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Susan Ritchie Bolton

Susan Ritchie Bolton (born September 1, 1951) is a Senior United States District Judge of the United States District Court for the District of Arizona.

Susan Ritchie Bolton
Susan R. Bolton.jpg
Senior Judge of the United States District Court for the District of Arizona
Assumed office
September 1, 2016
Judge of the United States District Court for the District of Arizona
In office
October 13, 2000 – September 1, 2016
Appointed by Bill Clinton
Preceded by Robert C. Broomfield
Personal details
Born (1951-09-01) September 1, 1951 (age 66)
Philadelphia, Pennsylvania
Education University of Iowa (B.A.)
University of Iowa College of Law (J.D.)

Contents

Early life, education, and early careerEdit

Born in Philadelphia, Pennsylvania, Bolton received a Bachelor of Arts degree from the University of Iowa in 1973 and a Juris Doctor from the University of Iowa College of Law in 1975. She was a law clerk for Judge Laurance T. Wren of the Arizona Court of Appeals from 1975 to 1977. She was then in private practice in Phoenix, Arizona from 1977 to 1989. Bolton served on the Arizona Superior Court for Maricopa County, from 1989 to 2000.

Federal judicial serviceEdit

On July 21, 2000, based upon the recommendation of United States Senator Jon Kyl from Arizona,[1] Bolton was nominated by President Bill Clinton to a seat on the United States District Court for the District of Arizona vacated by Robert C. Broomfield. She was confirmed by the United States Senate on October 3, 2000, and received her commission on October 13, 2000.[2] She is a registered Independent.[3] Bolton assumed senior status on September 1, 2016.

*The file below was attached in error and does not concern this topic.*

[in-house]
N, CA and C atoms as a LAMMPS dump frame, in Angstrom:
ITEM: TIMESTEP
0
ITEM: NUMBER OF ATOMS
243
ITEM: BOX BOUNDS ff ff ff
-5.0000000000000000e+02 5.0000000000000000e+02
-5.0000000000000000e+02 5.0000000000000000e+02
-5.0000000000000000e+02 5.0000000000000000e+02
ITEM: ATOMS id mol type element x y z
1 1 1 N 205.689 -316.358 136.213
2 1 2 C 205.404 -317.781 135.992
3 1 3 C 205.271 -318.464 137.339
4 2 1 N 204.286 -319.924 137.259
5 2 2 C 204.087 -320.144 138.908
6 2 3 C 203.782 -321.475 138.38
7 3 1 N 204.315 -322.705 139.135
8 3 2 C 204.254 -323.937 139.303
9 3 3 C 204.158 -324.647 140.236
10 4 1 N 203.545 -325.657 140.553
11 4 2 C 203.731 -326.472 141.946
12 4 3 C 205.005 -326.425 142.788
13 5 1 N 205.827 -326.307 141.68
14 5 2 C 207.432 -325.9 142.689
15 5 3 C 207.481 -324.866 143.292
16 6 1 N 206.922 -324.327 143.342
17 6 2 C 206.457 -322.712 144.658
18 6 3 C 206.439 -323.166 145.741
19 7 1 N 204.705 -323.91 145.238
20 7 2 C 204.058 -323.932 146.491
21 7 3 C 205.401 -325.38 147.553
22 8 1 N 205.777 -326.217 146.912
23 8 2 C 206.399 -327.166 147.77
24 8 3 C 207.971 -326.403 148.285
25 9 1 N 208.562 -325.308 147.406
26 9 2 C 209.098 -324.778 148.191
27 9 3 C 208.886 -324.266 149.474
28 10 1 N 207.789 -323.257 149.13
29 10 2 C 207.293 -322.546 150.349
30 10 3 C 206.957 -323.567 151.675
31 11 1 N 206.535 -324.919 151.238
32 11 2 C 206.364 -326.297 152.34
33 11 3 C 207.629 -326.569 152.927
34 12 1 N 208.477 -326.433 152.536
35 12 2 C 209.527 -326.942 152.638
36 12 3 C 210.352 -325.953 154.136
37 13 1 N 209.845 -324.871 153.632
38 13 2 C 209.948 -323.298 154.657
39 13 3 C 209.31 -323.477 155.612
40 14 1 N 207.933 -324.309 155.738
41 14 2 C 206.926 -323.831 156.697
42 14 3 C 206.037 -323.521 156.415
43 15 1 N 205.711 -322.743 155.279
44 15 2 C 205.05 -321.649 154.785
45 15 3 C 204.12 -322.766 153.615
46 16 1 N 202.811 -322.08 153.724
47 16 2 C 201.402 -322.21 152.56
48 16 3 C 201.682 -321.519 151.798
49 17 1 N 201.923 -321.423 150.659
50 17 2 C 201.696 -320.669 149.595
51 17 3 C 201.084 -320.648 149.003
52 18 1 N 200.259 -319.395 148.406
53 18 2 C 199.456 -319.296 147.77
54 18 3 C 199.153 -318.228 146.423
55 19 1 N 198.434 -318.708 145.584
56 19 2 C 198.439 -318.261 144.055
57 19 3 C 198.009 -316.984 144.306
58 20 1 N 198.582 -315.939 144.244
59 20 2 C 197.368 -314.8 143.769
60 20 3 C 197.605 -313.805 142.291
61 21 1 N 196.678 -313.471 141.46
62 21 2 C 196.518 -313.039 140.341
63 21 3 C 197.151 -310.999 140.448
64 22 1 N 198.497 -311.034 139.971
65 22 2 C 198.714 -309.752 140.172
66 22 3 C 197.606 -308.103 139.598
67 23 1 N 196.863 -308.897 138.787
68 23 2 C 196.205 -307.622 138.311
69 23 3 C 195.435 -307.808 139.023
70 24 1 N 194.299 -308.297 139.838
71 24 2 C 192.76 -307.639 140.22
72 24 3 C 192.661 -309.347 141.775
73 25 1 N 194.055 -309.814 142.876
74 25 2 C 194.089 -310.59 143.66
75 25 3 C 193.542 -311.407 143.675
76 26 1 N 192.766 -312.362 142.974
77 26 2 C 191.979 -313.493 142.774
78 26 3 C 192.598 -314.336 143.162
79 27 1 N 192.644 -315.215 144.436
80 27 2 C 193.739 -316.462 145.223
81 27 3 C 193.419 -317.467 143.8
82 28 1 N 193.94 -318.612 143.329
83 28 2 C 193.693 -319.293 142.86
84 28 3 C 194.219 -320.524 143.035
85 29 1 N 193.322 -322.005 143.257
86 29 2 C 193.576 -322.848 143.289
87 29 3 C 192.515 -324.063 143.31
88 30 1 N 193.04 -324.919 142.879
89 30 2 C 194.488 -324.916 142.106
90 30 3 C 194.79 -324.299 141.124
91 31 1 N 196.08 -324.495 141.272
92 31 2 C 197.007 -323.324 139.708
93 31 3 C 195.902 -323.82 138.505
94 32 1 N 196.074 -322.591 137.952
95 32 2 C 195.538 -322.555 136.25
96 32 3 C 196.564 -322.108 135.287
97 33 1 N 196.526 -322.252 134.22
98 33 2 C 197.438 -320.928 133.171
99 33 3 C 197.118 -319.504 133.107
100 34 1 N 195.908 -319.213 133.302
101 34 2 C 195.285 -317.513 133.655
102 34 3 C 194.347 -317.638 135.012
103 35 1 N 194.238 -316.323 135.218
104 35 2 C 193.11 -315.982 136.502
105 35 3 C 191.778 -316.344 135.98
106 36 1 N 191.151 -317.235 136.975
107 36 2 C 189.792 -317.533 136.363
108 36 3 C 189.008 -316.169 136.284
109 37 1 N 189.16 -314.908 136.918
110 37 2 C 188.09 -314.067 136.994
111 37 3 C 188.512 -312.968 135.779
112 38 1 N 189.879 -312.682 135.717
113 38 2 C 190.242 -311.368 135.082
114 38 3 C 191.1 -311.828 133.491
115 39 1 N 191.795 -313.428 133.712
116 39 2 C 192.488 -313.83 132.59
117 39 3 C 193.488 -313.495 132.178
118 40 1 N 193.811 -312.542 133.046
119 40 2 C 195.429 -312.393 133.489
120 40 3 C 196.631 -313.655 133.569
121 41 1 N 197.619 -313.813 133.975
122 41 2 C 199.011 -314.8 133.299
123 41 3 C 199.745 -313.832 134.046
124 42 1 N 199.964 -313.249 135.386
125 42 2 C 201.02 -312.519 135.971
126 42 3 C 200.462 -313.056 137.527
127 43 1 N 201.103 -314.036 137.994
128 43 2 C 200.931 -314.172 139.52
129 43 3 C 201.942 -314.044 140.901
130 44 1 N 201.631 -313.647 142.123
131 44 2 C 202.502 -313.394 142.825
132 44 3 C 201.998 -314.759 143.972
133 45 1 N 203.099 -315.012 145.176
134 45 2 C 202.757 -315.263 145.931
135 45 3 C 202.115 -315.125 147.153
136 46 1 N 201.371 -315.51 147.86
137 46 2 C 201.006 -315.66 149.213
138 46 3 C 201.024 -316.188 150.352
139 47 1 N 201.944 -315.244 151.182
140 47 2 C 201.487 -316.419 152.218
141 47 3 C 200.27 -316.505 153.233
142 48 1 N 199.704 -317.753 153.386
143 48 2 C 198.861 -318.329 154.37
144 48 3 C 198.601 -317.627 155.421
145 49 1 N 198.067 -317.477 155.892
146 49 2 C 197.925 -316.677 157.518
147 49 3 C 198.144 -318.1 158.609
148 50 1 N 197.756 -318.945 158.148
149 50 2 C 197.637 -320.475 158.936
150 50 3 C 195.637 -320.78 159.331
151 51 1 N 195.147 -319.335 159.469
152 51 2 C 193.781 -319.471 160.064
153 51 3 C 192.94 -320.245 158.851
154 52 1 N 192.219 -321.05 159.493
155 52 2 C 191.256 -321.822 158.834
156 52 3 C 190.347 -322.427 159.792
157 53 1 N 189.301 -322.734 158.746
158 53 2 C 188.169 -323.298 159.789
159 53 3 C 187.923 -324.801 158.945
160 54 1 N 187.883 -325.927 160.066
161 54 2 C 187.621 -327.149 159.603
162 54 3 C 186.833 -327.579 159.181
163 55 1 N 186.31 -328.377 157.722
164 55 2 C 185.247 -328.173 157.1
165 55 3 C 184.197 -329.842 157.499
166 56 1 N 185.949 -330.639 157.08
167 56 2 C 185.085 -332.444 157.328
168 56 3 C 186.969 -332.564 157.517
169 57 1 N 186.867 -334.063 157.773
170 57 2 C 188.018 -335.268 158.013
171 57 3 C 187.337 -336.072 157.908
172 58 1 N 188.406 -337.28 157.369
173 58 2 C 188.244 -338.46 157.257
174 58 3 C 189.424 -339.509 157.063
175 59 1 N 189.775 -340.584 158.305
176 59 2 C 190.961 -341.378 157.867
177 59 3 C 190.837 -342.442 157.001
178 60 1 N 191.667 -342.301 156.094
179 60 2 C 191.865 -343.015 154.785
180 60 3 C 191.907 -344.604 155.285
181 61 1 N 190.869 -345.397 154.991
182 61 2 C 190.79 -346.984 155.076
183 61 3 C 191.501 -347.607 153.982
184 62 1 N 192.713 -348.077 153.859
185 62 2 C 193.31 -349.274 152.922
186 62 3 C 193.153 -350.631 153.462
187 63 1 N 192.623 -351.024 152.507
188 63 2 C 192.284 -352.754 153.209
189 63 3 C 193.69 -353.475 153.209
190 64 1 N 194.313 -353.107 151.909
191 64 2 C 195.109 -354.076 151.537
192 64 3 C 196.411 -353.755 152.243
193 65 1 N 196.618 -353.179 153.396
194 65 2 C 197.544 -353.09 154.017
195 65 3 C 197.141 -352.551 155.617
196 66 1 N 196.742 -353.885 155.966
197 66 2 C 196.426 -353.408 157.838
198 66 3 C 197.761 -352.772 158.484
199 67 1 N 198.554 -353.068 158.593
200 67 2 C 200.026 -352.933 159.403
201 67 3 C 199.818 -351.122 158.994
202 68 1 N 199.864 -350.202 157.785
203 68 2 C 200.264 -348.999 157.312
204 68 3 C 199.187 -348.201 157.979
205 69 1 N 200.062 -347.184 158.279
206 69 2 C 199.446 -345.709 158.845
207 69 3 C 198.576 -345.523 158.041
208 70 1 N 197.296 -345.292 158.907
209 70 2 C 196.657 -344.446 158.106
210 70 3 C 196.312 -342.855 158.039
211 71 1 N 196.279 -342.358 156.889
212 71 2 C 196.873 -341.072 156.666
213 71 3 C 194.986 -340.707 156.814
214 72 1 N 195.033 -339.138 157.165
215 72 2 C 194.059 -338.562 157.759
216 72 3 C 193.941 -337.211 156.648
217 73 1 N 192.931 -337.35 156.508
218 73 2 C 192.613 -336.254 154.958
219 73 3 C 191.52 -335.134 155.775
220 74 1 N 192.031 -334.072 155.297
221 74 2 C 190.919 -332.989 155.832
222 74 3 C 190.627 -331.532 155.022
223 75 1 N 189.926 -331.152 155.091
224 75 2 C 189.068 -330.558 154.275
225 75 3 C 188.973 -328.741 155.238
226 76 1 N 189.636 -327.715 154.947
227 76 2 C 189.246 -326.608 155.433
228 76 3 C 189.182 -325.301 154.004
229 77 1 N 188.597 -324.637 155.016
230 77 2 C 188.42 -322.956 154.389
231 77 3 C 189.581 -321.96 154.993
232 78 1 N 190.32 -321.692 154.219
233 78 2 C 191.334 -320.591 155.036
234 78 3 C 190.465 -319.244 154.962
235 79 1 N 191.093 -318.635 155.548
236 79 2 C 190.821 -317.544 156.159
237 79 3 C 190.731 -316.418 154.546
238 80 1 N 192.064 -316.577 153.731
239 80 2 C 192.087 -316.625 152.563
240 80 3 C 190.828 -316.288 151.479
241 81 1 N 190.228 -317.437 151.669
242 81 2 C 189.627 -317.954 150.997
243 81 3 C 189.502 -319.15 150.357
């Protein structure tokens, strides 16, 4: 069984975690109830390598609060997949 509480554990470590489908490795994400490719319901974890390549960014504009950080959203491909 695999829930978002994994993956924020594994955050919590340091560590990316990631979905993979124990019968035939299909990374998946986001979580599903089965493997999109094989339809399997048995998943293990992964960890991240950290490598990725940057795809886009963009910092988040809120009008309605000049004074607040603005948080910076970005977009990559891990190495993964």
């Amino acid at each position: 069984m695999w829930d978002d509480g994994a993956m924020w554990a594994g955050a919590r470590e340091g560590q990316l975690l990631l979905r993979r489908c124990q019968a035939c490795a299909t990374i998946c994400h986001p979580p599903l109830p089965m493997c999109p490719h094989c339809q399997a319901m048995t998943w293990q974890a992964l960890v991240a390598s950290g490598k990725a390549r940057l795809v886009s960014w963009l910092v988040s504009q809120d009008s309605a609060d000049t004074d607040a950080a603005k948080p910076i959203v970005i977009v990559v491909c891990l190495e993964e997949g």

2010 Arizona immigration law casesEdit

In July 2010, Bolton heard arguments on three of seven lawsuits related to the Arizona SB 1070 immigration law, the most notable of which is United States v. Arizona.[4][5]

On Wednesday, July 28, 2010, Bolton issued a ruling blocking small portions of SB 1070, writing that "requiring police to check the immigration status of those they arrest or whom they stop and suspect are in the country illegally would overwhelm the federal government's ability to respond, and could mean legal immigrants are wrongly arrested."[6] Judge Bolton wrote: "Federal resources will be taxed and diverted from federal enforcement priorities as a result of the increase in requests for immigration status determination that will flow from Arizona."[6]

On September 5, 2012, Judge Bolton cleared the way for police to carry out the 2010 law's requirement that officers, while enforcing other laws, may question the immigration status of those they suspect are in the country illegally. This part of the law has been called the "show me your papers" provision.[7]

On July 31, 2017, Judge Bolton filed her "Findings of Fact and Conclusions of Law" holding former Maricopa County sheriff Joe Arpaio in criminal contempt of court for violating an injunction.[8] President Trump pardoned Arpaio on August 25, 2017.

ReferencesEdit

  1. ^ "Profile: Who is U.S. District Judge Susan Bolton?". KSAZ-TV. July 8, 2010. 
  2. ^ "Congress.gov - Library of Congress". thomas.loc.gov. 
  3. ^ McCombs, Brady (July 21, 2010). "Judge is known as fair, thorough". Arizona Daily Star. 
  4. ^ Fischer, Howard (July 8, 2010). "Federal judge sets date for hearing on SB 1070". East Valley Tribune. Retrieved July 16, 2010. 
  5. ^ Archibold, Randal C. (July 29, 2010). "Judge Blocks Arizona's Law on Immigrants". The New York Times. p. A1. 
  6. ^ a b Stephen Dinan (2010-07-28). "Feds win round 1 against Arizona; Immigration rules blocked". Washington Times. 
  7. ^ "Federal judge OKs section of Arizona immigration law allowing police to question status of suspected illegals". FNC. Retrieved 5 September 2012. 
  8. ^ United States v. Arpaio, Case No. 2:16-cr-01012-SRB Document 210 Filed 07/31/17 (D. Ariz.)

External linksEdit